You Asked For It

25Feb11

So the Providence teachers are upset that they all got termination, not layoff, notices yesterday.  And they have no idea why.

One teacher said she feels “disrespected”.  Why?  The city is merely following the law.  According to the law and the teachers’ contract, the school board must notify any teacher by March 1 if their job could be in jeopardy.  Who asked for that?  The teachers’ union.  They wanted enough notice to begin looking for another job.  Six months isn’t enough notice?  Guess how much time most of us in the public sector get usually.  Zero.

Hey yeah, come in to my office please.  We’re facing some cutbacks and laying you off.  Please hand over your office ID card and you can pick up your personal belongings.  This security officer will escort you to your car.  Thank you for your service.

That’s how it works in the private sector.  In the public sector, you get six months notice, and even then, you could still get your job back.  Many of the nearly 2,000 teachers in Providence will get their jobs back.  Is Providence going to have a school system next year?  Of course.  So they will need teachers.  So some will need to be hired back.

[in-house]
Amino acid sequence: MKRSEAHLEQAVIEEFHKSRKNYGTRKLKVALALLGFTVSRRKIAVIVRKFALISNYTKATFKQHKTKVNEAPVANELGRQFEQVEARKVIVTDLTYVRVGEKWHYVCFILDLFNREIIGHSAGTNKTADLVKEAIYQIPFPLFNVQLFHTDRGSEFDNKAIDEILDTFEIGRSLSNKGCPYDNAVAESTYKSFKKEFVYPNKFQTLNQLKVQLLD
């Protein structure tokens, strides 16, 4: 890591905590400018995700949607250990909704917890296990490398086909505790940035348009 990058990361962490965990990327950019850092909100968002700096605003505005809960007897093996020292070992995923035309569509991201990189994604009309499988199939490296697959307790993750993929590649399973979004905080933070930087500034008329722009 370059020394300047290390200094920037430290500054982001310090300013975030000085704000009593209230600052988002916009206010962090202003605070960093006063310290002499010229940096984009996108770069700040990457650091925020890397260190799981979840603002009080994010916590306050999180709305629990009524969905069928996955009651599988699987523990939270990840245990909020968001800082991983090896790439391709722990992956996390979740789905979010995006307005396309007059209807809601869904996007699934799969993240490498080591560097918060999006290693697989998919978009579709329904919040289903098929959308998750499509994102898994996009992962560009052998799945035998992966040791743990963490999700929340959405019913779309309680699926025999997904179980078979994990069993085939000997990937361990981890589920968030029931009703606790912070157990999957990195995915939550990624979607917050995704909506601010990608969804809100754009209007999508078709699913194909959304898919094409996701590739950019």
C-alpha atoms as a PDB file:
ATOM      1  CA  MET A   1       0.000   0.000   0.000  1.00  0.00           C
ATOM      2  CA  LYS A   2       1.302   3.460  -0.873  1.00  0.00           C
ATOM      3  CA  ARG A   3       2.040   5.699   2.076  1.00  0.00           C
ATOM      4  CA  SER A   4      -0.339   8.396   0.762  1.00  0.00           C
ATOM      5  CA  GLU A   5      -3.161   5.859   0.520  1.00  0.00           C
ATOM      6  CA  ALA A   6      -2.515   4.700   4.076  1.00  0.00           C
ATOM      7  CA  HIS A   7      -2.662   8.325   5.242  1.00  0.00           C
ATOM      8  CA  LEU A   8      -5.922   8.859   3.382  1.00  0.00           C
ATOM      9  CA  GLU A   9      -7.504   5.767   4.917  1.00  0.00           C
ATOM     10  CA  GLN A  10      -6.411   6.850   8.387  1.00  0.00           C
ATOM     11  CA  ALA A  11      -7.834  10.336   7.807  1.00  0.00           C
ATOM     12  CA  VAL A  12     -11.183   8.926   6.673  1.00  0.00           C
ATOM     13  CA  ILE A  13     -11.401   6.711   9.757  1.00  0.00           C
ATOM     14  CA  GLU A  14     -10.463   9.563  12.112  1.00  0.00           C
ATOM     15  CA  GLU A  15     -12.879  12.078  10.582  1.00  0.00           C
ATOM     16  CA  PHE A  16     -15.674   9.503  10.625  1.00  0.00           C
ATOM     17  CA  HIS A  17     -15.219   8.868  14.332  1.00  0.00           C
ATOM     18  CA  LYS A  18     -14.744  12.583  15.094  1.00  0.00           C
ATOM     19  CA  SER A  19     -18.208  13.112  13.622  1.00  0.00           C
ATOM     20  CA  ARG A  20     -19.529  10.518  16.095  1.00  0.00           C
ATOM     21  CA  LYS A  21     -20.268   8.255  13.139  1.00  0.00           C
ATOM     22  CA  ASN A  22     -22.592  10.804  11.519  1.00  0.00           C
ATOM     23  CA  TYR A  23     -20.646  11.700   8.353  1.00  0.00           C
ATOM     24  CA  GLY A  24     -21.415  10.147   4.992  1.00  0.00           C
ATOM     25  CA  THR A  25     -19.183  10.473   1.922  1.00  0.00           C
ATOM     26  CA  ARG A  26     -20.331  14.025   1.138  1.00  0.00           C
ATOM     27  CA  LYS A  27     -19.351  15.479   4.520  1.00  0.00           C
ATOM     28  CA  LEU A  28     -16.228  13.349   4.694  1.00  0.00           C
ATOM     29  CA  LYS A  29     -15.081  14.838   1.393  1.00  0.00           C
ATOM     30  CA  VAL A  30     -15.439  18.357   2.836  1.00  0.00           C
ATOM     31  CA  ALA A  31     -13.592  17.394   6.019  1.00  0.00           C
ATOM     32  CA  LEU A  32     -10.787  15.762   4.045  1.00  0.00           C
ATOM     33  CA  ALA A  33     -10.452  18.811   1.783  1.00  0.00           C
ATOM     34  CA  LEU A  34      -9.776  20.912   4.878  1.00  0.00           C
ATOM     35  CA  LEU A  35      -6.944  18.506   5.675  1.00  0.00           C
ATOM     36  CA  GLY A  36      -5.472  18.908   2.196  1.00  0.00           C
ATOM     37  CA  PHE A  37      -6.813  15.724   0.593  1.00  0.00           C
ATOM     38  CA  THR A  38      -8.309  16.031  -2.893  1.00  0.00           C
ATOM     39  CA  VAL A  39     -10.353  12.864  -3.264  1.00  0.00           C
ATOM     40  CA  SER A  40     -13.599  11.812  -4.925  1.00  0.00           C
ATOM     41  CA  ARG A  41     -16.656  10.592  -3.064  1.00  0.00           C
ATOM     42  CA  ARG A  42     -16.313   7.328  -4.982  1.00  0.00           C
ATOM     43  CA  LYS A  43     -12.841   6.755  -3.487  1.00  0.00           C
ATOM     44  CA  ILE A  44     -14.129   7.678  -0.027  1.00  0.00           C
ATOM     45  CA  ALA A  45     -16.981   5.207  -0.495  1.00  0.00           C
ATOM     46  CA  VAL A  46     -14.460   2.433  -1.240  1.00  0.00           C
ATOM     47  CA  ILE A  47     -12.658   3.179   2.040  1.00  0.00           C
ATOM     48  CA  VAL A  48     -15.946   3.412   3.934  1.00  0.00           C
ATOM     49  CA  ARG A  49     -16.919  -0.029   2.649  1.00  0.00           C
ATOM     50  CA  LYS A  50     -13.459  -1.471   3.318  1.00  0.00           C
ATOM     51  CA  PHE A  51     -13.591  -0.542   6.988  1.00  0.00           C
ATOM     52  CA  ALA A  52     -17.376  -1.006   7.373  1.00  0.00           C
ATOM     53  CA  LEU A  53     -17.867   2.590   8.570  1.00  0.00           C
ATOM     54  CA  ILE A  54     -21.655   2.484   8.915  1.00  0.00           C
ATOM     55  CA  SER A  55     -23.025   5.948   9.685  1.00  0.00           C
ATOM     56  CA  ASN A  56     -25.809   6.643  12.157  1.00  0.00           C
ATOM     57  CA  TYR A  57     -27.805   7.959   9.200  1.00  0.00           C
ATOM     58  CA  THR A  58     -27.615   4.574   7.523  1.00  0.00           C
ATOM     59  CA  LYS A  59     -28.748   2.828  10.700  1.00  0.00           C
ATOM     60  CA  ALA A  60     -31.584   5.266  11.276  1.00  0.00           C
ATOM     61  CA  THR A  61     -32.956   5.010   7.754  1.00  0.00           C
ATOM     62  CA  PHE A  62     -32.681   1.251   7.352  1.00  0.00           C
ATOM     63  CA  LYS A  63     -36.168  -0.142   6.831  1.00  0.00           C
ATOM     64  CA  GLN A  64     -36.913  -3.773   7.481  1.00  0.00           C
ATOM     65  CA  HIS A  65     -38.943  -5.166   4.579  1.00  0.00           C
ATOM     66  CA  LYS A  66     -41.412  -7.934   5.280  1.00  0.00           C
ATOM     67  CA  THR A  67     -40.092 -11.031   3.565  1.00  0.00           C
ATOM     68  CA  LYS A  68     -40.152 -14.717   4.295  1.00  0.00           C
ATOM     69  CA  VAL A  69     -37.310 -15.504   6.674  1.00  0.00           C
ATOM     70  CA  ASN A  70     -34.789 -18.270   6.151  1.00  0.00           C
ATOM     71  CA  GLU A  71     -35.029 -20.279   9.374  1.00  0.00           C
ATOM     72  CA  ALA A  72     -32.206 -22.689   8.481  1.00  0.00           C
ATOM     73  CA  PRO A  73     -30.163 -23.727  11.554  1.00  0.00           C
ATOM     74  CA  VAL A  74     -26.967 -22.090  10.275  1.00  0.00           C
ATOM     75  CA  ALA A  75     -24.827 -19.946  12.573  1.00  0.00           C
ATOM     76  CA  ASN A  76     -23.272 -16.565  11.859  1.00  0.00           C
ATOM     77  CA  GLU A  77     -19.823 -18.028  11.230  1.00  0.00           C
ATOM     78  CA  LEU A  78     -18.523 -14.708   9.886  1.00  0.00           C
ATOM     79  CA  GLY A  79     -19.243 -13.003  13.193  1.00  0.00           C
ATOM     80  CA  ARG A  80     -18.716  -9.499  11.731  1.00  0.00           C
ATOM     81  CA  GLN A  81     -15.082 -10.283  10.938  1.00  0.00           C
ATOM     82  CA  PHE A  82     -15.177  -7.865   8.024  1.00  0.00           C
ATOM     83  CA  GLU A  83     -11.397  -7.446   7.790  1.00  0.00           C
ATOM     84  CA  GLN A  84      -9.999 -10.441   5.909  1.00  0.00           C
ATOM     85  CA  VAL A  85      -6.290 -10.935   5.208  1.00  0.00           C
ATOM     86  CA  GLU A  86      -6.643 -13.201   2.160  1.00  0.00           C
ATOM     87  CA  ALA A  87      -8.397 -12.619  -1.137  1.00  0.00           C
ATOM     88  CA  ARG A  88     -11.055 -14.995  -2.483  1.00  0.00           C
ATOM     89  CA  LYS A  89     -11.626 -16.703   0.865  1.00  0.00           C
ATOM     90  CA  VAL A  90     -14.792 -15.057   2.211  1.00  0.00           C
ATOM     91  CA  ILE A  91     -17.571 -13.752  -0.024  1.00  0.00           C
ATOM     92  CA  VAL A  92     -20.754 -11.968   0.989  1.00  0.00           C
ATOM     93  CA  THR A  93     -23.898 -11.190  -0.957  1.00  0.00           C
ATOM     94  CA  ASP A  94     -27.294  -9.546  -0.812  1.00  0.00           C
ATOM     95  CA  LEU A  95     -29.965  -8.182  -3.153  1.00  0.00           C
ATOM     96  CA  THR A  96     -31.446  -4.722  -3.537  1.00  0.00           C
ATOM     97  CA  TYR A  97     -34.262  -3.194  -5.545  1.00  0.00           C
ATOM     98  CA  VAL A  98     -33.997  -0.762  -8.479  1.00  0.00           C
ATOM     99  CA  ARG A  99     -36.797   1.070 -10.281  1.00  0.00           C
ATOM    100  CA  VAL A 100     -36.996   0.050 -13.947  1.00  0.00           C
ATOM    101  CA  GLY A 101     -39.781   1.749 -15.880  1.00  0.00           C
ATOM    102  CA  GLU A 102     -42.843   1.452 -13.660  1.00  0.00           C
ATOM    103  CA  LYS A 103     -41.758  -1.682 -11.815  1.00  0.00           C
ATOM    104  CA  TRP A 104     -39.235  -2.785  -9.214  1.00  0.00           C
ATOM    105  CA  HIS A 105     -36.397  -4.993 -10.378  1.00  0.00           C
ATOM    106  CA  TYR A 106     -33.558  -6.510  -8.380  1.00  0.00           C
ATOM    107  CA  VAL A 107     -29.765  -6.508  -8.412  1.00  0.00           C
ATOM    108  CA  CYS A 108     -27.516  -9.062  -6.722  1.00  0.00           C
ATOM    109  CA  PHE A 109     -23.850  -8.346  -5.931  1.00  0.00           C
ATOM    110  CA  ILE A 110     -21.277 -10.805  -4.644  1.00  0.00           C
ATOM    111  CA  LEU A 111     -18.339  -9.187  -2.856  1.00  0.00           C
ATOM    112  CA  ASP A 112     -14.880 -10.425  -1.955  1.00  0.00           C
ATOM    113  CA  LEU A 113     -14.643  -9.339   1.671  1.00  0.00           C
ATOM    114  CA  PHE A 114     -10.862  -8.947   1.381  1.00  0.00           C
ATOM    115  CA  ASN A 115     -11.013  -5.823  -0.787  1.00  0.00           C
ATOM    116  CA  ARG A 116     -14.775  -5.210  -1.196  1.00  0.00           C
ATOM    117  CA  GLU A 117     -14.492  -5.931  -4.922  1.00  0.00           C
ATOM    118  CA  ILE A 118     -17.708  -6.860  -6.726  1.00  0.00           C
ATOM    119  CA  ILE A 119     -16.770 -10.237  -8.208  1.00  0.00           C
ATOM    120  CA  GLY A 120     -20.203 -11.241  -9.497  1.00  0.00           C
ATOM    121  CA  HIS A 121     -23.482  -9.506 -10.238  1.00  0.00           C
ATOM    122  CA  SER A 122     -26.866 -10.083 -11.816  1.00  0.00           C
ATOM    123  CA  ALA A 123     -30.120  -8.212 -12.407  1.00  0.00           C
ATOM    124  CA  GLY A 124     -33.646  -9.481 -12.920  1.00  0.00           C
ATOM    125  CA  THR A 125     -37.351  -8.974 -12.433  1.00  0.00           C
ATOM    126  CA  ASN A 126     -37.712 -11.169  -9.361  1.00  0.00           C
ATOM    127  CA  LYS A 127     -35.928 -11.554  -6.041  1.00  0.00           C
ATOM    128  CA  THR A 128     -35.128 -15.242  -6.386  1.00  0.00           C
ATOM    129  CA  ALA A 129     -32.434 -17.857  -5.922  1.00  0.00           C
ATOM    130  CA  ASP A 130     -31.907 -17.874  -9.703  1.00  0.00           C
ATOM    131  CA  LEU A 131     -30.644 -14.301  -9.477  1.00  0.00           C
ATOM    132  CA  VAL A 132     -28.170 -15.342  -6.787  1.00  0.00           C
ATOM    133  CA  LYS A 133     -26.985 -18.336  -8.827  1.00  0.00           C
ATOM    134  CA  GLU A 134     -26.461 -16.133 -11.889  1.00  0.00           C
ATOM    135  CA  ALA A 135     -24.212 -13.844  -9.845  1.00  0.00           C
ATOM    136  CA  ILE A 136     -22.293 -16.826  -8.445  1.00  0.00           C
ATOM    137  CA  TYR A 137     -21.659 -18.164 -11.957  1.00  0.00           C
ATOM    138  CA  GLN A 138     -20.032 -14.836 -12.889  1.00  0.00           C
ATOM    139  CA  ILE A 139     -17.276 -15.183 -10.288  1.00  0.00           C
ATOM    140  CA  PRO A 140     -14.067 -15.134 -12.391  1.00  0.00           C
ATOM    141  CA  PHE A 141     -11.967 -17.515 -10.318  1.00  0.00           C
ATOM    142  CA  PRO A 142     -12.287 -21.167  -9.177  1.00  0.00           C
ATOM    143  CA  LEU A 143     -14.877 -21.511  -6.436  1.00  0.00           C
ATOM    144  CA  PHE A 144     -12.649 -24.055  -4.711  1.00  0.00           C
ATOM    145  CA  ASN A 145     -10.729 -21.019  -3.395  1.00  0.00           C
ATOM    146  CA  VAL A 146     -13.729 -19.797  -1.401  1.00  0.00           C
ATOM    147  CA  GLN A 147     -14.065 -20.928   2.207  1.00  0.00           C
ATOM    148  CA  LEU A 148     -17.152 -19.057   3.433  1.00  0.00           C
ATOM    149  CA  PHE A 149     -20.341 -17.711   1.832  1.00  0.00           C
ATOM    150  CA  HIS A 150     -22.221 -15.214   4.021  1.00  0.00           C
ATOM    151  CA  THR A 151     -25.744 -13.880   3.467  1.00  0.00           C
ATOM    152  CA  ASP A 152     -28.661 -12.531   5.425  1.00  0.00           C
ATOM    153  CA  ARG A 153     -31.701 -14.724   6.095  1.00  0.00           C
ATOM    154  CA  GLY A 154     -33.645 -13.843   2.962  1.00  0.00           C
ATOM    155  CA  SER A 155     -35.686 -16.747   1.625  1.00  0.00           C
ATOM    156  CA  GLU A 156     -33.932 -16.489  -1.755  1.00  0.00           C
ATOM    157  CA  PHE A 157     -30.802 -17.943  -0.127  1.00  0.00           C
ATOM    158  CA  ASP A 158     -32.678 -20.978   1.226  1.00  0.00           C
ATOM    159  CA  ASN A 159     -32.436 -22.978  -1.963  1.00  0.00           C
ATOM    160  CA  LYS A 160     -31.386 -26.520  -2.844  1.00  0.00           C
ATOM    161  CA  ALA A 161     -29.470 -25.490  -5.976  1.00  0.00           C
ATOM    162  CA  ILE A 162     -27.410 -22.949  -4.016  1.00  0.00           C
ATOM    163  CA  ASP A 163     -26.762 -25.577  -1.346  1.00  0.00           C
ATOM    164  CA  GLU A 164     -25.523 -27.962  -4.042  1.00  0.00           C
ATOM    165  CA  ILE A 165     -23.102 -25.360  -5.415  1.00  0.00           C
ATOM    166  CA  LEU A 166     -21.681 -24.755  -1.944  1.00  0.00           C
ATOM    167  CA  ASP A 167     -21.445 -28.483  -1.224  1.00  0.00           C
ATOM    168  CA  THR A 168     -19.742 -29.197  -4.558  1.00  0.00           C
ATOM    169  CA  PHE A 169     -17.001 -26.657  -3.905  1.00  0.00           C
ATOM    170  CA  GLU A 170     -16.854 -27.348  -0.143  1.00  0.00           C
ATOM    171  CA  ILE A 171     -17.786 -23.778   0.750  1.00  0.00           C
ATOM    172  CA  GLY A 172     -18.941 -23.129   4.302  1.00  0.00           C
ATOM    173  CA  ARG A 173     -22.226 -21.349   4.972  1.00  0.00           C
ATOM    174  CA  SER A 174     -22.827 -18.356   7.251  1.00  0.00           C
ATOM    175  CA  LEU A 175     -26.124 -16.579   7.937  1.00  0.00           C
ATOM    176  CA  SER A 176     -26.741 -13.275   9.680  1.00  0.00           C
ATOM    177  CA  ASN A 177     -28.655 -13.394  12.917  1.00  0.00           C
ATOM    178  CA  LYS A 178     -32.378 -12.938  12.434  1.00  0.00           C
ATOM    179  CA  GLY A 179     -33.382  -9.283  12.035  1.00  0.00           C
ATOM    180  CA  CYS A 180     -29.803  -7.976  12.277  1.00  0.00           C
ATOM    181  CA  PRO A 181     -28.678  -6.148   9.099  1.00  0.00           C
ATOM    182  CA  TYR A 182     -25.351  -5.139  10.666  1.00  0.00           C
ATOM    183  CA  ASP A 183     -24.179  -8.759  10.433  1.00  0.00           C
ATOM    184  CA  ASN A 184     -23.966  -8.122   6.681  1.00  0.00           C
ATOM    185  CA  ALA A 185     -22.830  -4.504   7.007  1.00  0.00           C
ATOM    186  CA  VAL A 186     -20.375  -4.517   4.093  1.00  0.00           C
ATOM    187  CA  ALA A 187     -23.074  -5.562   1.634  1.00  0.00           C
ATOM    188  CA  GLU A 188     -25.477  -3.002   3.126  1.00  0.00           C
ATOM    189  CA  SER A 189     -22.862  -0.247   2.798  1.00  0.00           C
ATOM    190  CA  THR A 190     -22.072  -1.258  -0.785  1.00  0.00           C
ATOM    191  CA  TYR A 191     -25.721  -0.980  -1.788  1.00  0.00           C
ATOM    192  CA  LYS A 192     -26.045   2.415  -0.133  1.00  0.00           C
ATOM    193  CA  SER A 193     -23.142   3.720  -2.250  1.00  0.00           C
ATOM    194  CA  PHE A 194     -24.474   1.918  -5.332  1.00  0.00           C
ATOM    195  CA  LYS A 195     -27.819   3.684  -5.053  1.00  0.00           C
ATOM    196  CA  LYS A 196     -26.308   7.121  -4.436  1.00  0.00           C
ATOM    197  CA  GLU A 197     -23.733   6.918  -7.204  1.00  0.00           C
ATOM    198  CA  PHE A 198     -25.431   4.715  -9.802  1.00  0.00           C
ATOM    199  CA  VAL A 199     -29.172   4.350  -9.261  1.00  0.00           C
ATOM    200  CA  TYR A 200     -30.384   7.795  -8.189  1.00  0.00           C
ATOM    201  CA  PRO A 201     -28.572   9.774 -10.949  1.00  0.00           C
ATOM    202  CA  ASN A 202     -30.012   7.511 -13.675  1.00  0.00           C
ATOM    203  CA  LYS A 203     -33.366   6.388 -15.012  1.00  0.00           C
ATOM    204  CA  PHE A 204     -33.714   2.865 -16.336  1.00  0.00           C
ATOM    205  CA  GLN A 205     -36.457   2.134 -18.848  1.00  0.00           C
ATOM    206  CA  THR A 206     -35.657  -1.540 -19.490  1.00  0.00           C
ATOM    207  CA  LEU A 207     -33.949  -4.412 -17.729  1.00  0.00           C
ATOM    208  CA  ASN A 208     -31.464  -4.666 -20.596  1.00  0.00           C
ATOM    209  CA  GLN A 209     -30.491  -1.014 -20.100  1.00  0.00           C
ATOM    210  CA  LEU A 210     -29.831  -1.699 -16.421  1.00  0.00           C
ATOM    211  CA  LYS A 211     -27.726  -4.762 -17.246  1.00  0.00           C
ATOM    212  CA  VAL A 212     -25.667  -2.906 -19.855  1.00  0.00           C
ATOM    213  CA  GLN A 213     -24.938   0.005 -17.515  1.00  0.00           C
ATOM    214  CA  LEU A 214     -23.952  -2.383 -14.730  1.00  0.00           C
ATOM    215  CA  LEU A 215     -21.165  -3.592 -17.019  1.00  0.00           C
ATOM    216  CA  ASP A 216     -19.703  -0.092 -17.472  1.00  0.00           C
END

Oh, but this is a termination, not a layoff, so seniority rules may not apply.  Yeah, so?  Who says seniority makes you a better teacher?  Have you ever heard of any non-union company getting rid of their best employees just for the heck of it?  Of course not.  So any good, hard-working teachers have nothing to fear.  It’s the slackers and coasters who might have something to worry about.

It’s not fair, they’re going to terminate all the top-step teachers just to save money.  Again, yeah, so?  You don’t think that happens in private industry?  You’re not pulling your weight and you make a lot of money?  Bye bye.  If you’re a great teacher, even at top-step rates, you’re not overpaid, so there should be no worries there.  Any great teachers should be retained.  Any slackers should be cut.  That’s the bottom line.  That’s how it works in the private sector and it sounds like that’s how it may work in Providence.

 

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